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  • Writer's pictureAlex First

Medea: Out of the Mouths of Babes (Theatre Works) - 60 minutes

A superb, creative staging of the Greek tragedy Medea, knowledge of the story before entering the theatre would be a distinct advantage.

To say I was excited by what I saw is an understatement. I was ecstatic.

Medea: Out of the Mouths of Babes is one of the most remarkable productions I have had the privilege of reviewing.

Euripides’ (480 to 406 BC) writing has been contemporised … and how!

The plot remains the same, but the way it has been packaged is bold, brazen and relevant to modern pop culture.

As a result, it is readily relatable for Generation Z.

Photos by Morgan Roberts

Medea is a play about revenge.

Jason (Paolo Bartolomei) is looking to improve his station in life by abandoning his “barbarian” wife and marrying a princess.

Medea (Willow Sizer) is distraught.

Jason has left her and their two children to be with Glauce, the daughter of Creon (Emily Joy) – the king of the Greek city of Corinth – where the play is set.

Fearing Medea, Creon banishes her and the kids from the city, but they are given one day’s grace.

That gives Medea ample opportunity to plot and execute a truly dastardly deed.

The modern treatment of Medea was informed by children and what the troupe has done as a result is astonishing.

We learn the story of what has gone down via a present-day, trashy, tabloid television news show.

The hosts call upon the services of a self-promoting clairvoyant to provide insight.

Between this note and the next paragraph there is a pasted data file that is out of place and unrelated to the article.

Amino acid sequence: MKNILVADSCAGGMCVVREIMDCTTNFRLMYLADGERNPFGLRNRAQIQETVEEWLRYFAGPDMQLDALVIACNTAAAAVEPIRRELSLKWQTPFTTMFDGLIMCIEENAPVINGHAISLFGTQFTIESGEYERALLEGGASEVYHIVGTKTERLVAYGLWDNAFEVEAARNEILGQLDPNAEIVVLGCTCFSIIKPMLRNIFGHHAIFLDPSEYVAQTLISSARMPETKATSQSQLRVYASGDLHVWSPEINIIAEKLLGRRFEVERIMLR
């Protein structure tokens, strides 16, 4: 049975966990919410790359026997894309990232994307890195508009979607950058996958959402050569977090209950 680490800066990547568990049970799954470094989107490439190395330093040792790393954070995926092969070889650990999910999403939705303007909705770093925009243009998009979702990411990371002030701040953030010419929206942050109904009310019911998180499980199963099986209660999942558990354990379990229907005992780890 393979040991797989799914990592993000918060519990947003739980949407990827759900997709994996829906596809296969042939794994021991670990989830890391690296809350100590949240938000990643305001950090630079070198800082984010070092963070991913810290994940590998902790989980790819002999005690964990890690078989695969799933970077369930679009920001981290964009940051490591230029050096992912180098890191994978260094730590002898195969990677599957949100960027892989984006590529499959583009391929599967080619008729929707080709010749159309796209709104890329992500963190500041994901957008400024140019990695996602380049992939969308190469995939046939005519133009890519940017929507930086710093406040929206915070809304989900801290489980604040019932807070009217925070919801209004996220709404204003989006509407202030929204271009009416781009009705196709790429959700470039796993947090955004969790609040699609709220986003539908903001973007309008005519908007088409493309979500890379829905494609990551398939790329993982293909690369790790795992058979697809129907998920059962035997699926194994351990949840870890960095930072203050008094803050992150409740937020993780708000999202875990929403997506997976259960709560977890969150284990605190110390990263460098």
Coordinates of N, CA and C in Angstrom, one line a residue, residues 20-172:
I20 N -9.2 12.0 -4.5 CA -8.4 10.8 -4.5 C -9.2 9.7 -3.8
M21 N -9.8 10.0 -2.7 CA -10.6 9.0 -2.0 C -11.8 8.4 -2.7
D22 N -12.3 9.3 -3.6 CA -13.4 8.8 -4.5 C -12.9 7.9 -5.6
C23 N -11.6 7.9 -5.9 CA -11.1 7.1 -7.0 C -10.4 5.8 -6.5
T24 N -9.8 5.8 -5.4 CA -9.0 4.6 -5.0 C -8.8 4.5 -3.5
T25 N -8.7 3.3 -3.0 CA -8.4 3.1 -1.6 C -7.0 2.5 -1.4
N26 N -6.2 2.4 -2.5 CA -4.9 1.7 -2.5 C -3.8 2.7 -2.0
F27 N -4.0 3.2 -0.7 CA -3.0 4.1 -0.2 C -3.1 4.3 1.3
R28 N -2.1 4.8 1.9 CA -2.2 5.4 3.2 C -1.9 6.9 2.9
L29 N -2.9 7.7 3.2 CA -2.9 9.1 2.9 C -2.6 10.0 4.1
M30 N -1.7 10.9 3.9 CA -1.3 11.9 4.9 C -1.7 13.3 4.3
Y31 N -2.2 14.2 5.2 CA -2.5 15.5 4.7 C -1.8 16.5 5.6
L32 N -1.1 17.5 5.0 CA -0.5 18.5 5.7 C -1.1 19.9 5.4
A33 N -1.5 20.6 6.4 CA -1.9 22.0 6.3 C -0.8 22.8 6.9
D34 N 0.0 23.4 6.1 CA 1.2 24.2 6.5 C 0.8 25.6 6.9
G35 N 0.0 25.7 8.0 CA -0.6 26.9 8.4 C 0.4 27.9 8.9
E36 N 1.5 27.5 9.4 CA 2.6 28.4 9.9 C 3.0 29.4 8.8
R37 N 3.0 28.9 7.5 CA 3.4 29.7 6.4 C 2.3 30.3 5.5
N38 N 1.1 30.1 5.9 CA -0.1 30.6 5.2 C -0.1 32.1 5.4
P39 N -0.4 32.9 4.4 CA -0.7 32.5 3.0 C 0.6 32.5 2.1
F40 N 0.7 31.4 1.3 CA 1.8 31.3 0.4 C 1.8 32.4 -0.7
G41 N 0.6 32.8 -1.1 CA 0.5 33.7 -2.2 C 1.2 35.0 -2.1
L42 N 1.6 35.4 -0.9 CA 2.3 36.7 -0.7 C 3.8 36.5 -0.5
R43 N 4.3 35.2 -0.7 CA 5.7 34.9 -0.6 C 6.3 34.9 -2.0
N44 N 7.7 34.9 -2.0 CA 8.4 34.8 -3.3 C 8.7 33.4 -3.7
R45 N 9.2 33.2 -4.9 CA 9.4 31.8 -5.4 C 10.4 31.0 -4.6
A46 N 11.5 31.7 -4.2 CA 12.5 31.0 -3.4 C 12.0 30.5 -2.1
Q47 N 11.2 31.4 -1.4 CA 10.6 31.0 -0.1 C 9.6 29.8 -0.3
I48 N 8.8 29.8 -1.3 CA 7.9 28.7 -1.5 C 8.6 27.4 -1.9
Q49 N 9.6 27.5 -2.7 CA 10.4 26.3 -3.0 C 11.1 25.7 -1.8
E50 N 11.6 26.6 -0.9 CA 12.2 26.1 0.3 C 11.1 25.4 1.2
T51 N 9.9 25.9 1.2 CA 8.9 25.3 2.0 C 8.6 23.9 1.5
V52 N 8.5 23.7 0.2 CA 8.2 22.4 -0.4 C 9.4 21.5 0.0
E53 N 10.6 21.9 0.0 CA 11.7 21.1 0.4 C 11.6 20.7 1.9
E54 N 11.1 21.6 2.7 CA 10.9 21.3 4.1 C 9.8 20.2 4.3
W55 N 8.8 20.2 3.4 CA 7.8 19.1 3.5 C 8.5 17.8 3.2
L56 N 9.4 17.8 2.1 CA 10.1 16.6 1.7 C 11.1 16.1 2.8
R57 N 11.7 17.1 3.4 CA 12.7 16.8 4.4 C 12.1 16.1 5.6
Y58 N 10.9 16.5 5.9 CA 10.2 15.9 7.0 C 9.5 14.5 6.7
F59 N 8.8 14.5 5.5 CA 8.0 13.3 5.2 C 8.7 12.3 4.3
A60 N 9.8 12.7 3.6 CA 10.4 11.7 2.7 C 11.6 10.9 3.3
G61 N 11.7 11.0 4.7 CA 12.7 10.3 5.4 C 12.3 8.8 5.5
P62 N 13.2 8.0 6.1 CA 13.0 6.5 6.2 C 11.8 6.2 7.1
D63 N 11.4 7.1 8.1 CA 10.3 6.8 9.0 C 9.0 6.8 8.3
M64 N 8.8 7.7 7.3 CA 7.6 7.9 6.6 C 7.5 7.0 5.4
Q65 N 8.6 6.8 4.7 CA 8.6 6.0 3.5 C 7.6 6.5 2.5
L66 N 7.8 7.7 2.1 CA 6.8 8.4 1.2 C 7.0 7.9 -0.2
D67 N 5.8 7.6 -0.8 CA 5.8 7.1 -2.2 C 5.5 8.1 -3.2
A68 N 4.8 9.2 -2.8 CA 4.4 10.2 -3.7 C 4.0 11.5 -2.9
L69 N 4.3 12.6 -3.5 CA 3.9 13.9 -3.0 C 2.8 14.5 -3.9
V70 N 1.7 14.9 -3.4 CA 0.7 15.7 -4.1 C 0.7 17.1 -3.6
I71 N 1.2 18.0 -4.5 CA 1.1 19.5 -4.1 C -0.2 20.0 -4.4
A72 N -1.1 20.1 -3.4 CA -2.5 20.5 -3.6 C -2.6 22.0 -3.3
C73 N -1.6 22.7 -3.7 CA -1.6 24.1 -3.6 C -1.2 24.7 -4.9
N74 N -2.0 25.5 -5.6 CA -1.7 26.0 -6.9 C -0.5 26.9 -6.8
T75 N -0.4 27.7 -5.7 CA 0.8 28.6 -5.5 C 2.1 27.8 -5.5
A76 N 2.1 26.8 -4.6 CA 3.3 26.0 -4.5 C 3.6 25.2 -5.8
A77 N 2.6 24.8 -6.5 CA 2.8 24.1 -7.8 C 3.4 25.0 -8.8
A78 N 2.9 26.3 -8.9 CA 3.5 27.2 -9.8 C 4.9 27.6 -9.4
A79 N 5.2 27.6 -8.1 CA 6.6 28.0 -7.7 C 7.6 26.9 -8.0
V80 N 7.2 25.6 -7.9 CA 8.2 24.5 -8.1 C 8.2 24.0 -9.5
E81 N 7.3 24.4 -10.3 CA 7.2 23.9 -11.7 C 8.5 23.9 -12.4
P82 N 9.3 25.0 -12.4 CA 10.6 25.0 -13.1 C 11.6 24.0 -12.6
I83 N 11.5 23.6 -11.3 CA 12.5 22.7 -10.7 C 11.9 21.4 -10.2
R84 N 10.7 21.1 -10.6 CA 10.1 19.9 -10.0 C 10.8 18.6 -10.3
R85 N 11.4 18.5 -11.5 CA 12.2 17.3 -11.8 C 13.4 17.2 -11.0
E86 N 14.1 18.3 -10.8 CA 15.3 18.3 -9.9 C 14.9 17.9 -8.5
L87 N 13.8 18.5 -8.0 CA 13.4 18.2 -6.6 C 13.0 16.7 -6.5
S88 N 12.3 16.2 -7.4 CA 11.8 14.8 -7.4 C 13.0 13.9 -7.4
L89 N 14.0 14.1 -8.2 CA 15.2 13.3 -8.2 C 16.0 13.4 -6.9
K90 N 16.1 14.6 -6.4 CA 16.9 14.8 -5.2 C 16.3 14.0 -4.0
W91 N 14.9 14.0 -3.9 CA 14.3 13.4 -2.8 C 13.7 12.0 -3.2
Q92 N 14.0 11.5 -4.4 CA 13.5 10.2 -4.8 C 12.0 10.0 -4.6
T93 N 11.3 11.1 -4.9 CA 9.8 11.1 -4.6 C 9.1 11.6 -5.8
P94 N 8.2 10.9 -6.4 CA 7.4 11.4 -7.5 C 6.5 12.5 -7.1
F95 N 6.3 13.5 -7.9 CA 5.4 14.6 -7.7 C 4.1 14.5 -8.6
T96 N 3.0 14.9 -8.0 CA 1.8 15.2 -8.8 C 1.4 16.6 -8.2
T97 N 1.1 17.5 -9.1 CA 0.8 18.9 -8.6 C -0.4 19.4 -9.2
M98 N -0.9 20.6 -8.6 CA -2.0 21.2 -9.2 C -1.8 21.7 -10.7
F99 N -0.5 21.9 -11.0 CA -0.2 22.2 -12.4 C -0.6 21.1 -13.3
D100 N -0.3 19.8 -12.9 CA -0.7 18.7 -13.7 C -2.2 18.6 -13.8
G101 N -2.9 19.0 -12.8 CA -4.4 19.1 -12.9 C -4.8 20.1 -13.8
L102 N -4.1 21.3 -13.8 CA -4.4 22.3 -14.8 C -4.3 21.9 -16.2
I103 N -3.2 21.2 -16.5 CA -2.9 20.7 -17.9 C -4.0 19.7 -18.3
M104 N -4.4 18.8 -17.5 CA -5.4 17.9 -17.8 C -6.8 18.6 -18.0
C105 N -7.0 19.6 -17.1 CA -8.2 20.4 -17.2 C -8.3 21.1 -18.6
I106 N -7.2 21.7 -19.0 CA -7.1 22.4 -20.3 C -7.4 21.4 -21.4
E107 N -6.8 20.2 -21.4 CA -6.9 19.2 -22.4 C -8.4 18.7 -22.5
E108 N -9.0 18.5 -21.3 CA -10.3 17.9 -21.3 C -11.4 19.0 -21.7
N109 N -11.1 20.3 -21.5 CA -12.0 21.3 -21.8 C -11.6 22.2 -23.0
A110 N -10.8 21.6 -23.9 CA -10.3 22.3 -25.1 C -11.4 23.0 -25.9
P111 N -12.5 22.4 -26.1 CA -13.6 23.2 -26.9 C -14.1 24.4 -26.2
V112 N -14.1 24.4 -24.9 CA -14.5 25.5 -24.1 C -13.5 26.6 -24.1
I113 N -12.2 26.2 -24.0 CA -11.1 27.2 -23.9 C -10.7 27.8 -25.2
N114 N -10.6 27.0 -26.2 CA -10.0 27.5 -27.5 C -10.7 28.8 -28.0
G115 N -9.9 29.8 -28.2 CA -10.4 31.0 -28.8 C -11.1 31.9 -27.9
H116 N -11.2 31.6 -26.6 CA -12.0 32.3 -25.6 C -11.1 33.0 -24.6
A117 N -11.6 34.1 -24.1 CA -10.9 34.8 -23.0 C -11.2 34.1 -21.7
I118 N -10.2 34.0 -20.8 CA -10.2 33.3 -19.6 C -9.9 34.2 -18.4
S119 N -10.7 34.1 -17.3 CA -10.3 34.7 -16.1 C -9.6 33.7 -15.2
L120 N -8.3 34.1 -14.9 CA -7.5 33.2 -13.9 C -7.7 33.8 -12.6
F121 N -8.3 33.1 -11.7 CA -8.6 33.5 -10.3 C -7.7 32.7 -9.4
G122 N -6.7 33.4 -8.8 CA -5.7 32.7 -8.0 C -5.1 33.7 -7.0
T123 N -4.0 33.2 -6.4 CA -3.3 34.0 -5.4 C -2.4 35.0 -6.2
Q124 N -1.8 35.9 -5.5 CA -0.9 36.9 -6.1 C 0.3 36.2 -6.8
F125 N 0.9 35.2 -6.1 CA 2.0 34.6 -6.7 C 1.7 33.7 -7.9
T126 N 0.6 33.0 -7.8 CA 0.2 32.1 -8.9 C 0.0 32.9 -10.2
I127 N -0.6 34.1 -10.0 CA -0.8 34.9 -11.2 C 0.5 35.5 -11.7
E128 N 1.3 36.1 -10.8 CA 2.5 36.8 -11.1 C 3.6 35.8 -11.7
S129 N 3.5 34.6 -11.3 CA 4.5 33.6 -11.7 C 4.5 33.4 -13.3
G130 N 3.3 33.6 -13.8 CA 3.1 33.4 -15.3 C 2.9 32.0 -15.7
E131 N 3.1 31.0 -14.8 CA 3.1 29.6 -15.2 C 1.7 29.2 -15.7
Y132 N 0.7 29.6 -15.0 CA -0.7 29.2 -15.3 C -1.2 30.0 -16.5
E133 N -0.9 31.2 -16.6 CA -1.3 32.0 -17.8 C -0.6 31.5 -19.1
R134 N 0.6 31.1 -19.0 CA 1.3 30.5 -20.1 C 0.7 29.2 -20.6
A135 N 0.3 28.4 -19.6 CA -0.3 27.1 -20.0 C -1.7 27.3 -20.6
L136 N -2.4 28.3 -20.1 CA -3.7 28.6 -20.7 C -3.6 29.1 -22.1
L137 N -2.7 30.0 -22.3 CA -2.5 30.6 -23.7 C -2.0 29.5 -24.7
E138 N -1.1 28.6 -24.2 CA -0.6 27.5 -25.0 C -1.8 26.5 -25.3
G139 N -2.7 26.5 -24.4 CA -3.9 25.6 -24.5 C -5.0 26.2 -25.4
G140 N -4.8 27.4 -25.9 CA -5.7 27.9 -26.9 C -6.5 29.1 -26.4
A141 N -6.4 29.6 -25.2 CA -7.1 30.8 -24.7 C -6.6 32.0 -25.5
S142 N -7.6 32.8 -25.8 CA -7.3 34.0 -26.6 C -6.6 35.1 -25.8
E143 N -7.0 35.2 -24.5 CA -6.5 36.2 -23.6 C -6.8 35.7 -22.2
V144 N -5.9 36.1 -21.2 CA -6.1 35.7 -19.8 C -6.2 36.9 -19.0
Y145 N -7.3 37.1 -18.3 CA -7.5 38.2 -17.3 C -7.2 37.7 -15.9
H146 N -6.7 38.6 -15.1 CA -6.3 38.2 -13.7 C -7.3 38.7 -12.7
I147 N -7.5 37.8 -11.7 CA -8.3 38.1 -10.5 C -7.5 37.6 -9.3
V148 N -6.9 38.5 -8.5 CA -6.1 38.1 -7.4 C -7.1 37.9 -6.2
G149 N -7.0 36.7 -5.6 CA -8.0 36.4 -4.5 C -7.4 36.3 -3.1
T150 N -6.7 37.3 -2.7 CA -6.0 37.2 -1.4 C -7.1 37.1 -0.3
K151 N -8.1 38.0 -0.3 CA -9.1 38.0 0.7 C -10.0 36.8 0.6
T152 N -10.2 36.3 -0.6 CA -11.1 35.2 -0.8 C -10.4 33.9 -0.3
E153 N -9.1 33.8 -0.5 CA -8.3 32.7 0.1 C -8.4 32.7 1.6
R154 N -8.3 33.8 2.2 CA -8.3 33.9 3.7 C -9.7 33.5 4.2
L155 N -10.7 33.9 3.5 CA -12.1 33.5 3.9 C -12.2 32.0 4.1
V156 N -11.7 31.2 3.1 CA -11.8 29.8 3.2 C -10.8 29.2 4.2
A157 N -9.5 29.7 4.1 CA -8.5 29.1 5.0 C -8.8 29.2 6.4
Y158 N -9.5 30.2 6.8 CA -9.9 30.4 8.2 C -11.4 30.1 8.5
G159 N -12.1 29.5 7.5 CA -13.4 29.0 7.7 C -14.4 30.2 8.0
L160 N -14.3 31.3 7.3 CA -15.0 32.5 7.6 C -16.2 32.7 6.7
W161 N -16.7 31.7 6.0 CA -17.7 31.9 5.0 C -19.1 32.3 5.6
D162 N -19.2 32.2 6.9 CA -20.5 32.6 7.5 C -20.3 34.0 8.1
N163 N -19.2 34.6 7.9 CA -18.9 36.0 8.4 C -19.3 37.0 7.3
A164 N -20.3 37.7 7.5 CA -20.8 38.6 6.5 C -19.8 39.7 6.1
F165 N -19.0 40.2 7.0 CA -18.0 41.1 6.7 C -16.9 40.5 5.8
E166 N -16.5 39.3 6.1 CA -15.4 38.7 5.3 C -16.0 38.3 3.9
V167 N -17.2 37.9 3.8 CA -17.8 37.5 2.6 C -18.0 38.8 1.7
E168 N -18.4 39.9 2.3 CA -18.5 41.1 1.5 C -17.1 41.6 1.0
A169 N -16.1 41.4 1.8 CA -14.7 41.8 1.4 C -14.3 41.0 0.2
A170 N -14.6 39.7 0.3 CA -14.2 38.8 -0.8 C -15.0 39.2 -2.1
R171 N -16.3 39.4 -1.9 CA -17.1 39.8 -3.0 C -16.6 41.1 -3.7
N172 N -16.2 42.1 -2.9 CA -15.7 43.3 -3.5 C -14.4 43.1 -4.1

Each of the three actors play multiple roles and all shine through their audaciousness.

Writers Chris Beckey, director Steven Mitchell Wright and Ian Johnson, along with Belle Hansen, Enya Daly and the ensemble have helped create a new masterwork.

That would not have been possible without the efforts of the video artist, designers and sound technician, each of whom make invaluable contributions.

The staging is phenomenal (the stage and production manager is Holly Anderson).

Eleven video screens of different sizes form a semi-circle around a rotating stage.

Onto them is projected evocative imagery, ranging from dollops of colour to children’s drawings.

The set is given “a Roman look” by virtue of four columns – two on either side of the stage – and a large “rocky” wall centrepiece, atop of which sits a giant video screen.

Add in a real-time video feed and pre-recorded material showing Medea and Jason exchanging marriage vows and you have a phenomenal multidisciplinary offering.

The costuming – funky, showy and colourful – stands out for all the right reasons.

All up, the enormous effort which has clearly gone into creating Medea: Out of the Mouths of Babes pays off handsomely.

I sat gobsmacked.

This is unmissable, sizzling theatre, the likes of which is scarce.

It is playing at Theatre Works until 20th August, 2022.


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